As you think about your future, you may be considering options other than attending a traditional four-year college or you may be looking at changing careers. You could be planning for a vocation or employment that instead requires special training, a certificate or a two-year degree.
If so, you will need to do some homework to be sure the program you choose is right for you and your budget.
The California Career Center has lots of good information to help you choose a career. You can visit their website here. The center has created a Career Planning Guide to help you explore your options.
Once you’ve thought about what you’d like to do, you’ll need to learn what training is required to get a job in the field. It’s always a great idea to identify a business where you’d like to work and ask them what programs or paths they recommend. Another idea is to learn what testing is required to get a license in that field and what group administers it. That organization should have a list of recognized schools that can train you.
Your education doesn’t have to cost a fortune. Community colleges offer many programs and classes that can fulfill requirements needed for job training and the costs are reasonable. Many students may choose to attend a private, for-profit postsecondary school or program and government grants and loans may be available to assist you financially.
Many students don’t realize that some postsecondary schools are public and subsidized by the state of California, while some postsecondary schools are private; that is, owned by an individual, partnership, corporation or limited liability partnership. Some of the main differences between the two are:
- Private schools will generally have a few focused programs, while public schools often offer a wide variety of programs.
- Private schools will cost more money, but may offer smaller, more personalized classes than public schools.
- Private schools generally offer shorter, more condensed terms, often allowing you to complete your program in a shorter period of time, while public schools have traditional semesters or quarters.
These private postsecondary schools need to be approved by the Bureau for Private Postsecondary Education to ensure they meet minimum requirements for operating. The bureau warns potential students to beware of diploma mills which are defined in the Webster’s dictionary as “an institution of higher education operating without supervision of a state or professional agency and granting diplomas which are either fraudulent or, because of the lack of proper standards, worthless. Such organizations are unaccredited, but they often claim accreditation by non-recognized or unapproved organizations set up for the purposes of providing a veneer of authenticity.” The Internet is filled with diploma mill websites.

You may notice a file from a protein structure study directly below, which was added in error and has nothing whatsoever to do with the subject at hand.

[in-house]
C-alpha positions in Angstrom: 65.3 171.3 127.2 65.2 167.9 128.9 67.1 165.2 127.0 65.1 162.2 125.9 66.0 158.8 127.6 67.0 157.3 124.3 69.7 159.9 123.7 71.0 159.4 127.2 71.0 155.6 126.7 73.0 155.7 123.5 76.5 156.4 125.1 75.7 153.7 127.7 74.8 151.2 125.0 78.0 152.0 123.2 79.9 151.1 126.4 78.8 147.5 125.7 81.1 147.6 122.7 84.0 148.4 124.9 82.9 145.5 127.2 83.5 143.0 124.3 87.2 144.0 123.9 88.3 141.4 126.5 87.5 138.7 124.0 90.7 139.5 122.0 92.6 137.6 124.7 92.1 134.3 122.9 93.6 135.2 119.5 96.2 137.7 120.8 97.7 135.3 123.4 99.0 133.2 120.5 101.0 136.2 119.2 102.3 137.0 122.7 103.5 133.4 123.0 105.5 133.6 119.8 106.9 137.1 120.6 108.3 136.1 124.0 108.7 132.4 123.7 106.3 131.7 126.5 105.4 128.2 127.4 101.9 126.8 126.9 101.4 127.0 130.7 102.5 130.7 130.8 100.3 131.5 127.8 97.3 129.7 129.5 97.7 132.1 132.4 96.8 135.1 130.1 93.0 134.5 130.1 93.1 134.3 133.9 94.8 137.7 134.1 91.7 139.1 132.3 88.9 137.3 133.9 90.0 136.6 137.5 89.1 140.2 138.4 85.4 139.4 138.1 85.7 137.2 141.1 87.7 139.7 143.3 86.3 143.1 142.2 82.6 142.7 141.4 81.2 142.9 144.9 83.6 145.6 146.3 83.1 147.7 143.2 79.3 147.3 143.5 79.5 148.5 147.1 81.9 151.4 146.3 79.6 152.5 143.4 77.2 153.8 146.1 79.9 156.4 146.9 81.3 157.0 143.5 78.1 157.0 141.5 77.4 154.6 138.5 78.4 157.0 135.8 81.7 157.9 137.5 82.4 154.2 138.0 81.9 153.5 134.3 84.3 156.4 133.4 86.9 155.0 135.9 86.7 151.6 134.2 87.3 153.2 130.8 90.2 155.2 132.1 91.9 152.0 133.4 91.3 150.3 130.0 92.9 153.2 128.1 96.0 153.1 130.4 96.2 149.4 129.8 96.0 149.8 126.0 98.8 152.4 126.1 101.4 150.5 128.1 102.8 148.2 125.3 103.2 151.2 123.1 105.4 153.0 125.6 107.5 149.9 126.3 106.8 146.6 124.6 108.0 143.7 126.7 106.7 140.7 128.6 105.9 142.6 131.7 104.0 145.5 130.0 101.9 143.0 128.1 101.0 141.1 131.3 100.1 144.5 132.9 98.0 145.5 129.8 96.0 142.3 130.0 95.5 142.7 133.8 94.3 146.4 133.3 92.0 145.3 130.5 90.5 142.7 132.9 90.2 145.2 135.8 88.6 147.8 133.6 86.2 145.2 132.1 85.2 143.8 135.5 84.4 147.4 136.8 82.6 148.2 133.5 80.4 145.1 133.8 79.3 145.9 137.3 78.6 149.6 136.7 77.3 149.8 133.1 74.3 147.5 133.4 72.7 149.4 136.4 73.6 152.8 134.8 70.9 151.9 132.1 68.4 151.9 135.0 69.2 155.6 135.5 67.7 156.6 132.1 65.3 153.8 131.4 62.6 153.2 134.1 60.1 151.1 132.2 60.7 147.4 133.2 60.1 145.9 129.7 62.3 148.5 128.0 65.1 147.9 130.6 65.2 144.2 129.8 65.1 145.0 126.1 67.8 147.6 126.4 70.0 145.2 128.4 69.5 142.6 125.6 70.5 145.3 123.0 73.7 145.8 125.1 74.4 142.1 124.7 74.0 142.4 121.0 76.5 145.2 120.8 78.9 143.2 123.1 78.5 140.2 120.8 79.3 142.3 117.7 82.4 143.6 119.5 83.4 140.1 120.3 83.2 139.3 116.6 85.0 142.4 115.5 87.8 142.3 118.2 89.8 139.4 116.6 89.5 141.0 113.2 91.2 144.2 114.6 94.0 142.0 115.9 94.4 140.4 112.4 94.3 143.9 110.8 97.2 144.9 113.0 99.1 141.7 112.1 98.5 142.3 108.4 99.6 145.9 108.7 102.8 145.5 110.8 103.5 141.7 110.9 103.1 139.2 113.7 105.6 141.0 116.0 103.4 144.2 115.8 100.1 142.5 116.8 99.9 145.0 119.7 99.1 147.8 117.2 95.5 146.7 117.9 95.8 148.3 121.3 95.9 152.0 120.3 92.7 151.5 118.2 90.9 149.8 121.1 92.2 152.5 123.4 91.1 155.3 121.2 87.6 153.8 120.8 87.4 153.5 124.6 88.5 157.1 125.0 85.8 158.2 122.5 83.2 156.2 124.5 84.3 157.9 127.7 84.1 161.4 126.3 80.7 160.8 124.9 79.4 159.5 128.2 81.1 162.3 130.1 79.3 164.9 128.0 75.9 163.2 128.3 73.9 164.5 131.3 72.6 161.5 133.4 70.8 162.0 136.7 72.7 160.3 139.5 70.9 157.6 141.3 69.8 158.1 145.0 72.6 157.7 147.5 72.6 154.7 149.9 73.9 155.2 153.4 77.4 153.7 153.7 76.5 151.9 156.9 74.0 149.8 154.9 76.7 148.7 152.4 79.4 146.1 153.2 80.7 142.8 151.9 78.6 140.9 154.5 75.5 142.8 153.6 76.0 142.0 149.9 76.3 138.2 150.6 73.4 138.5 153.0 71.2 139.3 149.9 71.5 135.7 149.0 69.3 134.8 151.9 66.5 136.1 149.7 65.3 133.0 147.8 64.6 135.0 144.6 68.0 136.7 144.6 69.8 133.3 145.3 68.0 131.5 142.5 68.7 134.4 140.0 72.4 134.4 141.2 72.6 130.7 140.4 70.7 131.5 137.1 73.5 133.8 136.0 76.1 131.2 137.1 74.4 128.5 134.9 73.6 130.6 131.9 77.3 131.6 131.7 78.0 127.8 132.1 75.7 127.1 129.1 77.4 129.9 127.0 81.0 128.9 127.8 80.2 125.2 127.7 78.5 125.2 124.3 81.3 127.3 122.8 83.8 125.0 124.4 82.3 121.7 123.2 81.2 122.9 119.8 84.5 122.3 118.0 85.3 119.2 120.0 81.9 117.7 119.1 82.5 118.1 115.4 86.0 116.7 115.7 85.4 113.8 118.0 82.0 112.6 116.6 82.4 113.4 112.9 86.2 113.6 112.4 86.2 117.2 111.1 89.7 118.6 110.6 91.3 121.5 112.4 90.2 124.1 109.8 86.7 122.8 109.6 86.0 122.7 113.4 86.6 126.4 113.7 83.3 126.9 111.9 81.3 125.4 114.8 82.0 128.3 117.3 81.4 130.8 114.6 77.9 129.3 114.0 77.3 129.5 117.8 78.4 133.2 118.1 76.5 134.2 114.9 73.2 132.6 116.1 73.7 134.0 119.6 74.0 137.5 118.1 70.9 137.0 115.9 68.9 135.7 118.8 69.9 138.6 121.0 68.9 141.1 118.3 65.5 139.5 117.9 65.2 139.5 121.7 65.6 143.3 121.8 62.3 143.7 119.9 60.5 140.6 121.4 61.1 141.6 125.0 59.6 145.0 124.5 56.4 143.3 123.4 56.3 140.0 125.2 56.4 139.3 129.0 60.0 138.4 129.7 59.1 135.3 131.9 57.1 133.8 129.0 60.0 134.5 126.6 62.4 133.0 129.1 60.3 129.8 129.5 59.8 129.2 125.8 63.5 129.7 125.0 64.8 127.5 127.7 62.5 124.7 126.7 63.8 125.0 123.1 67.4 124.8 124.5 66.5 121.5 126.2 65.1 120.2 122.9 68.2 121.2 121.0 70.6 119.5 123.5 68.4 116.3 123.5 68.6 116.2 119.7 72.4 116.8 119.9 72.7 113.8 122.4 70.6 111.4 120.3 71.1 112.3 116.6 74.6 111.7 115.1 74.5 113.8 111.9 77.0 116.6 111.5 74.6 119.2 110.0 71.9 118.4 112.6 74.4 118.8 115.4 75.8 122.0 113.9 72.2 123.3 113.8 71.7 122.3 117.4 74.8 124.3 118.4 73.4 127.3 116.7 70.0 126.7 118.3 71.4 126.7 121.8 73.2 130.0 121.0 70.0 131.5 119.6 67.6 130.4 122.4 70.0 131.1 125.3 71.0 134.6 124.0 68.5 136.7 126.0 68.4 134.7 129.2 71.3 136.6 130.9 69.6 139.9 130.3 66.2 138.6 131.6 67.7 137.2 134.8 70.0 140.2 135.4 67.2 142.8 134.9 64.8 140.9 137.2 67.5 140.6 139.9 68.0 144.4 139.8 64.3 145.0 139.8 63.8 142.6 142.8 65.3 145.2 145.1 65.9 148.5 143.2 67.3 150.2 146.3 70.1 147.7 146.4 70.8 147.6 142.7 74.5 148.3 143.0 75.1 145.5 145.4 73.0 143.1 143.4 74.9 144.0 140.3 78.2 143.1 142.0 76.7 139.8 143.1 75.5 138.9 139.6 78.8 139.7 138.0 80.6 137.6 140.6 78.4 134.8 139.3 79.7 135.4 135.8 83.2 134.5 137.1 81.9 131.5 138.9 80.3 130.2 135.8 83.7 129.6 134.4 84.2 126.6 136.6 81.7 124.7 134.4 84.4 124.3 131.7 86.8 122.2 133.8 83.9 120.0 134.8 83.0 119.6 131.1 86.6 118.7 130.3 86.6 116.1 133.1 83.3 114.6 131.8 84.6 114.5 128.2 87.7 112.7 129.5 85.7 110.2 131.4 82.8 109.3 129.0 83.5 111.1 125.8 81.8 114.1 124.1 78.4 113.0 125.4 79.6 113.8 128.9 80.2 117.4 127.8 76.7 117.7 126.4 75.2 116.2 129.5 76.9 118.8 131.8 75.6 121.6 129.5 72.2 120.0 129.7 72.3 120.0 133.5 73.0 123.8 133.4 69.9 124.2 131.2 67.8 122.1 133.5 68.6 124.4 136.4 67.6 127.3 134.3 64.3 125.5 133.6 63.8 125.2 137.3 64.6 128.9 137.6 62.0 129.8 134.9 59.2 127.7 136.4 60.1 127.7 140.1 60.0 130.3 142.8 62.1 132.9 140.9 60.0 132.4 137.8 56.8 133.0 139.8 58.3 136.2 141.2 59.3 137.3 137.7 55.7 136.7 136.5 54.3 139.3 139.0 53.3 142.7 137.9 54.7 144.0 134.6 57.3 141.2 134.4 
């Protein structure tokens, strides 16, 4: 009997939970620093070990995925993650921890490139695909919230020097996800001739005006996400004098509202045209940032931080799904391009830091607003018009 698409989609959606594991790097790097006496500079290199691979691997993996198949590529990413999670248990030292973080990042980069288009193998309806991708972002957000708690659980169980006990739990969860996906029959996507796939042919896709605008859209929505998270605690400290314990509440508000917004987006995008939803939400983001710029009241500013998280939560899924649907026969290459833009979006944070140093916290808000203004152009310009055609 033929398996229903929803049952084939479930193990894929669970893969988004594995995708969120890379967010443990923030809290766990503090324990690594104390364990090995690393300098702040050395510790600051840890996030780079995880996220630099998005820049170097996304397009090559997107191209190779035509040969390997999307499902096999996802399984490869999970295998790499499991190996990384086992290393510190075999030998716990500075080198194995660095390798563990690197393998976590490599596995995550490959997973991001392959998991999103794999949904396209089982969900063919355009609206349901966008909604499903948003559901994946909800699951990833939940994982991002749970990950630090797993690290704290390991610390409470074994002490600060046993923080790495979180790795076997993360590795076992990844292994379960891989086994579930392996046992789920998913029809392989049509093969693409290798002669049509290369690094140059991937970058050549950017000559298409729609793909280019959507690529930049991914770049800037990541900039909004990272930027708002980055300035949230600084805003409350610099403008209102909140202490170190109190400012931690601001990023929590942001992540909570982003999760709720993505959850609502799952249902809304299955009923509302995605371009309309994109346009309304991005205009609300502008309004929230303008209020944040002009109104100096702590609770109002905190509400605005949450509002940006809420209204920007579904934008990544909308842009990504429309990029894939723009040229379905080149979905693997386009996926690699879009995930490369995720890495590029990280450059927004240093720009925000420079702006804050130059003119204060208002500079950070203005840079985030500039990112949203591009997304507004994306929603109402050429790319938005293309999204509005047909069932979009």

You can check to see if a school is approved on the bureau’s website here.
California Career Center encourages you to consider some questions when choosing a private, for-profit school.
- Is the school approved by the Bureau of Private Postsecondary Education?
- Is the school accredited by the California Department of Education?
- Are the school’s courses current and appropriate for you?
- How long will the training take?
- What is the total cost of the program including tuition, fees, supplies and books?
- Is the equipment current and how much “hands-on” use will you actually get on it?
- Have you thoroughly read the available program material provided by the school?
- Have you toured the school? What were your impressions?
- How long has the school been in business? When was it last accredited?
- Does the school help place you in a job? What is the typical starting salary?
- If you are living away from home, how much will it cost you for room and board?
- Have you asked current and past students about how they liked their experiences at the school?
- Have you asked potential employers if they would hire graduates of the school and what they think of them?
- Have you researched other schools and compared them?
- Have you discussed your research with your parents or guardian and counselor before making a final decision?
Doing your homework and asking the right questions will help you make the career training choice that is right for you.